Timers

Timers are lightweight objects that enable you to specify a delegate to be called at a specified time. A thread in the thread pool performs the callback.

Using the Timer class is straightforward. You simply create a Timer, passing to the constructor a TimerCallback delegate that represents the callback method, an object that represents state that will be passed to the callback each time it is invoked, an initial invocation time, and a time that represents the period between callback invocations. To cancel a timer, call the Dispose method.

Note Note:

If you need to access user interface (UI) elements from code that is executed by a thread from the thread pool, use the System.Windows.Threading.Dispatcher class to perform that access on the UI thread.

The following example demonstrates the features of the Timer class. This example creates a timer, uses the Change method to change its interval, and then uses the Dispose method to destroy it. The changes to the timer occur when the mouse is clicked.

The example displays its output in a TextBlock on the UI thread. To access the TextBlock from the callback thread, the example uses the Dispatcher property to obtain a Dispatcher object for the TextBlock, and then uses the Dispatcher.BeginInvoke method to make the cross-thread call.


using System;
using System.Threading;

// The following Imports are not required for the timer. They merely simplify 
// the code.
using System.Windows.Controls;
using System.Windows.Input;

// The Example class holds a reference to the timer, and contains the 
// event handler for the MouseLeftButtonUp events that control the demo.
//
public class Example
{
   // The static Demo method sets the starting message and creates an 
   // instance of Example, which hooks up the handler for the MouseLeftButtonUp
   // event.
   public static void Demo(TextBlock outputBlock)
   {
      outputBlock.Text += "Click to create the timer.\n";
      Example dummy = new Example(outputBlock);
   }


   // Instance data for the demo.
   private int phase = 0;
   private Timer t;

   public Example(TextBlock outputBlock)
   {
      // Hook up the mouse event when a new Example object is created. Note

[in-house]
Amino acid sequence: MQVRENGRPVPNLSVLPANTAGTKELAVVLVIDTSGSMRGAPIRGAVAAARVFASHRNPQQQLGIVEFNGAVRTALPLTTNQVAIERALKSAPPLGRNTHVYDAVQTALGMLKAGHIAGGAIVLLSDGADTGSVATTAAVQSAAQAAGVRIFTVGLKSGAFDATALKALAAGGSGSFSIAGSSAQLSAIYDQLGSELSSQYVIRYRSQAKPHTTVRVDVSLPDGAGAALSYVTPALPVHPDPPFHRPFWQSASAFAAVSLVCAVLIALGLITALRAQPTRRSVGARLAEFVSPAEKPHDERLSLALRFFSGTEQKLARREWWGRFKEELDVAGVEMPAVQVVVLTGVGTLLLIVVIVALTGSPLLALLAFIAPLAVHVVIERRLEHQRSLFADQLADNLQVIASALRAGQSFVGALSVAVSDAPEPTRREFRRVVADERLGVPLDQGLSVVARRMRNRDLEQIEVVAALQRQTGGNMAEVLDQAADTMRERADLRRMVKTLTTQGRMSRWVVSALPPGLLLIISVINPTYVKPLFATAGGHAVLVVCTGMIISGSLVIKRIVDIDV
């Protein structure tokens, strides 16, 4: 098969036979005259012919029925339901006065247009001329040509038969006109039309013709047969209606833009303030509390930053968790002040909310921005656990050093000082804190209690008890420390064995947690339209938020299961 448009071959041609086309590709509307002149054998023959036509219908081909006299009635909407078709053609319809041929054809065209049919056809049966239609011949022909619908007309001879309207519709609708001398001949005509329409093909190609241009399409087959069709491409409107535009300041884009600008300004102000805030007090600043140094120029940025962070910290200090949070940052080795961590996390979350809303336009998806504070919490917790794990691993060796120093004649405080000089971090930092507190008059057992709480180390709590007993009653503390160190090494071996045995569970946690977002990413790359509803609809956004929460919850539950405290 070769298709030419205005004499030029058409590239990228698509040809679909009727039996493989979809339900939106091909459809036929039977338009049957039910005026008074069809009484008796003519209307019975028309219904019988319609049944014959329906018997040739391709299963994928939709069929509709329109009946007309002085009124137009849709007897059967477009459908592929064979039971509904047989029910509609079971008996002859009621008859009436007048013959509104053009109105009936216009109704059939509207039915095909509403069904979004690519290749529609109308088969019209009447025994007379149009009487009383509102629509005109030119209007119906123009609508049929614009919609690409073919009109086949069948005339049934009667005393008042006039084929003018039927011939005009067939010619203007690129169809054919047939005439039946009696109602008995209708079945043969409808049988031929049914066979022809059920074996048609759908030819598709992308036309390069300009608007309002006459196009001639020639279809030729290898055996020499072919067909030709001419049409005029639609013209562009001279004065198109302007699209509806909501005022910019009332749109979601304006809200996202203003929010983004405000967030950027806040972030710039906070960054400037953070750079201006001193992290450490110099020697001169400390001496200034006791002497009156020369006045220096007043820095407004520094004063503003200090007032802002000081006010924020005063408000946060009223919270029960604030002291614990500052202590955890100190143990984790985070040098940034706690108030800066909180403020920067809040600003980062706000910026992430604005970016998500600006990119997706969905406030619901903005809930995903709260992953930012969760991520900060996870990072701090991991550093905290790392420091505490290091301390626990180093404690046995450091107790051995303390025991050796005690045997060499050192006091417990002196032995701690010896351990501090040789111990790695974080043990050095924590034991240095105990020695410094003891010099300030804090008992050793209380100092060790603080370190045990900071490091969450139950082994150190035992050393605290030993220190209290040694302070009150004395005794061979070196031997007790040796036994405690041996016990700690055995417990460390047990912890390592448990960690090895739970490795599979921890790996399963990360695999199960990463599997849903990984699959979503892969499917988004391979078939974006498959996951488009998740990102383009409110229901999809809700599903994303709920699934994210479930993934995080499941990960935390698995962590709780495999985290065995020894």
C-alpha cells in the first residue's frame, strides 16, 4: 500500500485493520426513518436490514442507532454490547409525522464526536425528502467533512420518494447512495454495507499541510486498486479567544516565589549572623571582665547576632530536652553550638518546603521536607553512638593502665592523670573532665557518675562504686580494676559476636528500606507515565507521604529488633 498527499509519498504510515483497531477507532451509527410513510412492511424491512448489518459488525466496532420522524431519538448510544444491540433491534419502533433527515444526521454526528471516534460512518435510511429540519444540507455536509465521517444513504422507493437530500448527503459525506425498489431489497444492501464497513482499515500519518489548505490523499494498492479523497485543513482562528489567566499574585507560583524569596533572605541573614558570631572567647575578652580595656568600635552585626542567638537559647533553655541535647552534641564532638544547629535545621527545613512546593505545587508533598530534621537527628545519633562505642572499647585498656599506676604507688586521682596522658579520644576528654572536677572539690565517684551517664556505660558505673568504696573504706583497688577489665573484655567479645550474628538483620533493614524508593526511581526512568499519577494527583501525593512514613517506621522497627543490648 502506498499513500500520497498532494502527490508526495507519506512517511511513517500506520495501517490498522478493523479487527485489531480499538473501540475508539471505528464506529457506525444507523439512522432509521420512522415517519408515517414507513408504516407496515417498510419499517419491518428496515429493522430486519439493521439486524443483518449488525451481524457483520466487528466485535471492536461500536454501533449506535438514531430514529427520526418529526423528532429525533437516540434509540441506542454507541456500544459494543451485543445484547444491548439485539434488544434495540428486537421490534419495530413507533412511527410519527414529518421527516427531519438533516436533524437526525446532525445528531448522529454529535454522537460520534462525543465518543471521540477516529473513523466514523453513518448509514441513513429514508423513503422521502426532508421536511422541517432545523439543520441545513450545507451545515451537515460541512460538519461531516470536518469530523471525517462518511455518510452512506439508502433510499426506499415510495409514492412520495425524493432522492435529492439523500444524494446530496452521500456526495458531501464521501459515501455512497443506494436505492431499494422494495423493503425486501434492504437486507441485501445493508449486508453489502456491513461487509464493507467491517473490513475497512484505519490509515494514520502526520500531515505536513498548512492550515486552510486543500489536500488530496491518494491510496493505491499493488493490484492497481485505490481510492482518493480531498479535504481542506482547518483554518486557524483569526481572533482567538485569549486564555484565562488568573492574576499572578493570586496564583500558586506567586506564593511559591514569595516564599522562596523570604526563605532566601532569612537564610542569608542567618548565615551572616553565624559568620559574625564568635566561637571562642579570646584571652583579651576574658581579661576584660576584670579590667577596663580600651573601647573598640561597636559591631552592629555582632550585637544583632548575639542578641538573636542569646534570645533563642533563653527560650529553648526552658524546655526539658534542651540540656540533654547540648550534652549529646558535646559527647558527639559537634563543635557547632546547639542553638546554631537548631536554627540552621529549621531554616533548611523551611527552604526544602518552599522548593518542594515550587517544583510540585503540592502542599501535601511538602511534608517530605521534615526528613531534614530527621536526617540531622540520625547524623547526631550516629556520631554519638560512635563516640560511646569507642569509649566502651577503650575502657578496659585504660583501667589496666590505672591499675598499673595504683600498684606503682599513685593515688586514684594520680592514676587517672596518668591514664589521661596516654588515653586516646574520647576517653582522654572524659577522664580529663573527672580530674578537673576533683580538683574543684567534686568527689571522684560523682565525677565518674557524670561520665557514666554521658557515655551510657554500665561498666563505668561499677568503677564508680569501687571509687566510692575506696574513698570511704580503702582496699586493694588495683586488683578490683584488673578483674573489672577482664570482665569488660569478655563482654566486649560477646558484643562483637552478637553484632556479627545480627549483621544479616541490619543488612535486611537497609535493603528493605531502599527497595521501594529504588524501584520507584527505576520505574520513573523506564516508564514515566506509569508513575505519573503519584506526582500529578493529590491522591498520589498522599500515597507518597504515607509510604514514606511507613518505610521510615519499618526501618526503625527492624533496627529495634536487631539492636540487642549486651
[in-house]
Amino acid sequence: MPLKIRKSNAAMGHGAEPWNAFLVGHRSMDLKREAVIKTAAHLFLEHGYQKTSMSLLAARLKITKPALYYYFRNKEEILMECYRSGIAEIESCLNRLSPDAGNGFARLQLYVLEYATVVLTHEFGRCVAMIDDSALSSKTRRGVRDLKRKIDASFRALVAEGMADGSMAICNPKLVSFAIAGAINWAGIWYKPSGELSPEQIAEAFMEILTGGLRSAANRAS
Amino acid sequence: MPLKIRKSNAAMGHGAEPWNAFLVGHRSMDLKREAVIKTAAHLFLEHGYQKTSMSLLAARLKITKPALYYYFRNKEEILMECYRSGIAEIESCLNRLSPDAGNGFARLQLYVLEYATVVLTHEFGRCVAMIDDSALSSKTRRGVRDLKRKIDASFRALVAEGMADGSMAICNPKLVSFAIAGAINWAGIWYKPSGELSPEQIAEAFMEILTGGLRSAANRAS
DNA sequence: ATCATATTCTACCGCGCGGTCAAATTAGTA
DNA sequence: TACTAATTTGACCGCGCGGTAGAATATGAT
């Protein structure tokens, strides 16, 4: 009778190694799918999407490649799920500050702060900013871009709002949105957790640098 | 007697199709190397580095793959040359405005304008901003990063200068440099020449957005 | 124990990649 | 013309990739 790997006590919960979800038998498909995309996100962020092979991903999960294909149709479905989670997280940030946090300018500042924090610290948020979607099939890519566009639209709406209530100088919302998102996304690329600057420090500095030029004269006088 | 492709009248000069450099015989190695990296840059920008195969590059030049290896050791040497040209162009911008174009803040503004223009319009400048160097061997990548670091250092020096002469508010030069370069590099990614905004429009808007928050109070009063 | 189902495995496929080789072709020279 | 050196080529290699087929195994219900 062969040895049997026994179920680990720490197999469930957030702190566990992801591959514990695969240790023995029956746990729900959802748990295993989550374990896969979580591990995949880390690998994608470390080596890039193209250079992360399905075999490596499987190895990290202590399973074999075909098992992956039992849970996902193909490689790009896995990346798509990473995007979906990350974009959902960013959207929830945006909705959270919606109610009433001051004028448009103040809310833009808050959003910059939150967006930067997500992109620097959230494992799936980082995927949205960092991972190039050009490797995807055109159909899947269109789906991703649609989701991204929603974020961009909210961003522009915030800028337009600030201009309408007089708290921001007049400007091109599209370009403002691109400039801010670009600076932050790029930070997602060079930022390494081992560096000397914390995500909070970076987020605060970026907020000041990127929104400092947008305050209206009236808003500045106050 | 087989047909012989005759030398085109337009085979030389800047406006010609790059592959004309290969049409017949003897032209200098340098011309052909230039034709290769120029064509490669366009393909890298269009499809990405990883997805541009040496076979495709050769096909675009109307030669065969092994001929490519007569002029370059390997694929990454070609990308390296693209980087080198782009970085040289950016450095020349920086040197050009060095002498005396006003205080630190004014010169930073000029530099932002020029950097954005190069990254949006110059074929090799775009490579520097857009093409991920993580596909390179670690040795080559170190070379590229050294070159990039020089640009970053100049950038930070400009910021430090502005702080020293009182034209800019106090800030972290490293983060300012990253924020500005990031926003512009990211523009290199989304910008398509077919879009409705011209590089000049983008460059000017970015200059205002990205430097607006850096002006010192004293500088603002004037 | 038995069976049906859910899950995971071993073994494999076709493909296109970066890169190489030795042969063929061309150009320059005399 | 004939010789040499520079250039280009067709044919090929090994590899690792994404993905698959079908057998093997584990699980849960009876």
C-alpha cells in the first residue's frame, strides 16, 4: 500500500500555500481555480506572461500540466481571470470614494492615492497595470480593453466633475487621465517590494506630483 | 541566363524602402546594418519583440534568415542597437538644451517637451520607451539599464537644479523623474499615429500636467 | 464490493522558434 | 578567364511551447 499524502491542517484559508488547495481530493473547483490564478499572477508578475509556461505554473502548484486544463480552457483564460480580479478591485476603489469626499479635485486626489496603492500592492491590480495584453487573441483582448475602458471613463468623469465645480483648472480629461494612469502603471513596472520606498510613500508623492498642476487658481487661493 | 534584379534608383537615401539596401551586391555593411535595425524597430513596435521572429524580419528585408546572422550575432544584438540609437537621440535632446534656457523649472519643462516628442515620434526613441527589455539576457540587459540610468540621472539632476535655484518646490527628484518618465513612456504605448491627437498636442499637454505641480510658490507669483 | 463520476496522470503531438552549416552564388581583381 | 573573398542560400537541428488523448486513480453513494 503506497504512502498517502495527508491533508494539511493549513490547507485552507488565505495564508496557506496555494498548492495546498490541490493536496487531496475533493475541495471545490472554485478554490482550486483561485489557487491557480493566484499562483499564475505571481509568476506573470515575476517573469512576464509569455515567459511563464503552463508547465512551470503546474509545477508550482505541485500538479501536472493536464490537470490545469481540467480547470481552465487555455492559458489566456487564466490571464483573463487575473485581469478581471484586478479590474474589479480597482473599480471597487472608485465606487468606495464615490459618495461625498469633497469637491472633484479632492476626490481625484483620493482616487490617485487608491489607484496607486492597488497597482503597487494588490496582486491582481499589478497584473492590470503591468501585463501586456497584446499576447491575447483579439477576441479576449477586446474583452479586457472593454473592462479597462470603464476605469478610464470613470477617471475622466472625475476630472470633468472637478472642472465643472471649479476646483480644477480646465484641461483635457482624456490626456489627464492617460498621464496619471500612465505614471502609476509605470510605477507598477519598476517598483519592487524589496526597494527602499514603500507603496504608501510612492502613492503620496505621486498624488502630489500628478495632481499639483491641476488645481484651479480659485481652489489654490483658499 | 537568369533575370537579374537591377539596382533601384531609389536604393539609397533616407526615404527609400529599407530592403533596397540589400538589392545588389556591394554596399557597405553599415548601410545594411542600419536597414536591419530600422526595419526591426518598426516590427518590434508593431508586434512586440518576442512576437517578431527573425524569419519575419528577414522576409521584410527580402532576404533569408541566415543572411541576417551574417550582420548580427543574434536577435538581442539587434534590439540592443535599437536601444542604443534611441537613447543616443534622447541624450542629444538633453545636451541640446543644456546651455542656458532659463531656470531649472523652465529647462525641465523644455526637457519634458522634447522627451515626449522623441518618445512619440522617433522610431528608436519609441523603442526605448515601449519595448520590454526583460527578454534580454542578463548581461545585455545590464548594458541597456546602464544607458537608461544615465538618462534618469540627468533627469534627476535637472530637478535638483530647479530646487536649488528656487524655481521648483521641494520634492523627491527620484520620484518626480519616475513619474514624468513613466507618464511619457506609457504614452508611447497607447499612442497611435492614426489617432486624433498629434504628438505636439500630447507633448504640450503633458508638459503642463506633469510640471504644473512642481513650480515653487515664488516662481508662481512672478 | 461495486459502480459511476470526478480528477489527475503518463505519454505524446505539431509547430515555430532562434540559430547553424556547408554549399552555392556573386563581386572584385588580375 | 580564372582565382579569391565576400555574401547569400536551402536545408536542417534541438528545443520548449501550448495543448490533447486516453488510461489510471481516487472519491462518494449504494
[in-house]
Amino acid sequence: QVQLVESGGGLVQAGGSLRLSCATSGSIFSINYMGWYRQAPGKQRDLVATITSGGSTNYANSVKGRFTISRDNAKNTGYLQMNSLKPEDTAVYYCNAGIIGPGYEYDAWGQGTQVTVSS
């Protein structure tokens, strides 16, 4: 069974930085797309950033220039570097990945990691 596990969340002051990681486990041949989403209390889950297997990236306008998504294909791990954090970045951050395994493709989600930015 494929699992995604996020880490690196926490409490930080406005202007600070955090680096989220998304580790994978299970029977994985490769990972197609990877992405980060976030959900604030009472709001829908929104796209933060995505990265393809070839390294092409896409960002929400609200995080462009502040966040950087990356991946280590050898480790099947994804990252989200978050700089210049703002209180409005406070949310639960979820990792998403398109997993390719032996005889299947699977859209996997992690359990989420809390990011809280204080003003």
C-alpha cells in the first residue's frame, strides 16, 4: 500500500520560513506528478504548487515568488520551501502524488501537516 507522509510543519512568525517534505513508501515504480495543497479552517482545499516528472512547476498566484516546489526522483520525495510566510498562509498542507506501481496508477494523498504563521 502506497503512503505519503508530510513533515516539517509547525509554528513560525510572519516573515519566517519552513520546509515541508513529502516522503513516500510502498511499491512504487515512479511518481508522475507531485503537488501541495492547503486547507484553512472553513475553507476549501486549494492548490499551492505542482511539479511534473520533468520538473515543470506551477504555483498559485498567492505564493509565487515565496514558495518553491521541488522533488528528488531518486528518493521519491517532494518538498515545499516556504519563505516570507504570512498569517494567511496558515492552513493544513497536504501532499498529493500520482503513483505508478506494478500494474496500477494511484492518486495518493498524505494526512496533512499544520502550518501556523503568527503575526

// that this keeps garbage collection from reclaiming the Example 
      // object.
      outputBlock.MouseLeftButtonUp += new MouseButtonEventHandler(this.MouseUp);
   }

   private void MouseUp(object sender, MouseButtonEventArgs e)
   {
      TextBlock outputBlock = (TextBlock) sender;

      if (phase==0)
      {
         // On the first click, create the timer.
         outputBlock.Text += "\nCreating the timer at " + 
               DateTime.Now.ToString("h:mm:ss.fff") + 
               ", to start in 1 second with a half-second interval.\n" +
               "Click to change the interval from 1/2 second to 1 second.\n\n";

         // Create a timer that invokes the callback method after one second 
         // (1000 milliseconds) and every 1/2 second thereafter. The TextBlock
         // that is used for output is passed as the state object. C# infers the 
         // delegate type, as if you had typed the following:
         //     new TimerCallback(MyTimerCallback)
         // 
         t = new Timer(MyTimerCallback, outputBlock, 1000, 500);

      }
      else if (phase==1)
      {
         outputBlock.Text += "\nChanging the interval to one second.\n" +
                             "Click to destroy the timer.\n\n";
         t.Change(0, 1000);
      }
      else
      {
         // On the last click, destroy the timer and shut down the demo.
         outputBlock.Text += "\nDestroying the timer.\n" + 
                             "Refresh the page to run the demo again.";
         outputBlock.MouseLeftButtonUp -= new MouseButtonEventHandler(this.MouseUp);

         t.Dispose();
      }

      phase += 1;
   }


   // The static callback method is invoked on a ThreadPool thread by the Timer. 
   // The state object is passed to the callback method on each invocation. In this
   // example, the state object is the TextBlock that displays output. In order to
   // update the TextBlock object, which is on the UI thread, you must make the  
   // cross-thread call by using the Dispatcher object that is associated with the 
   // TextBlock.
   private static void MyTimerCallback(object state)
   {
      TextBlock outputBlock = (TextBlock) state;
      string msg = DateTime.Now.ToString("h:mm:ss.fff") + " MyTimerCallback was called.\n";

      outputBlock.Dispatcher.BeginInvoke(delegate () { outputBlock.Text += msg; });
   }
}

/* This example produces output similar to the following:

Click to create the timer.

Creating the timer at 3:40:17.712, to start in 1 second with a half-second interval.
Click to change the interval from 1/2 second to 1 second.

3:40:18.820 MyTimerCallback was called.
3:40:19.335 MyTimerCallback was called.
3:40:19.849 MyTimerCallback was called.

Changing the interval to one second.
Click to destroy the timer.

3:40:20.317 MyTimerCallback was called.
3:40:21.331 MyTimerCallback was called.

Destroying the timer.
Refresh the page to run the demo again.
 */


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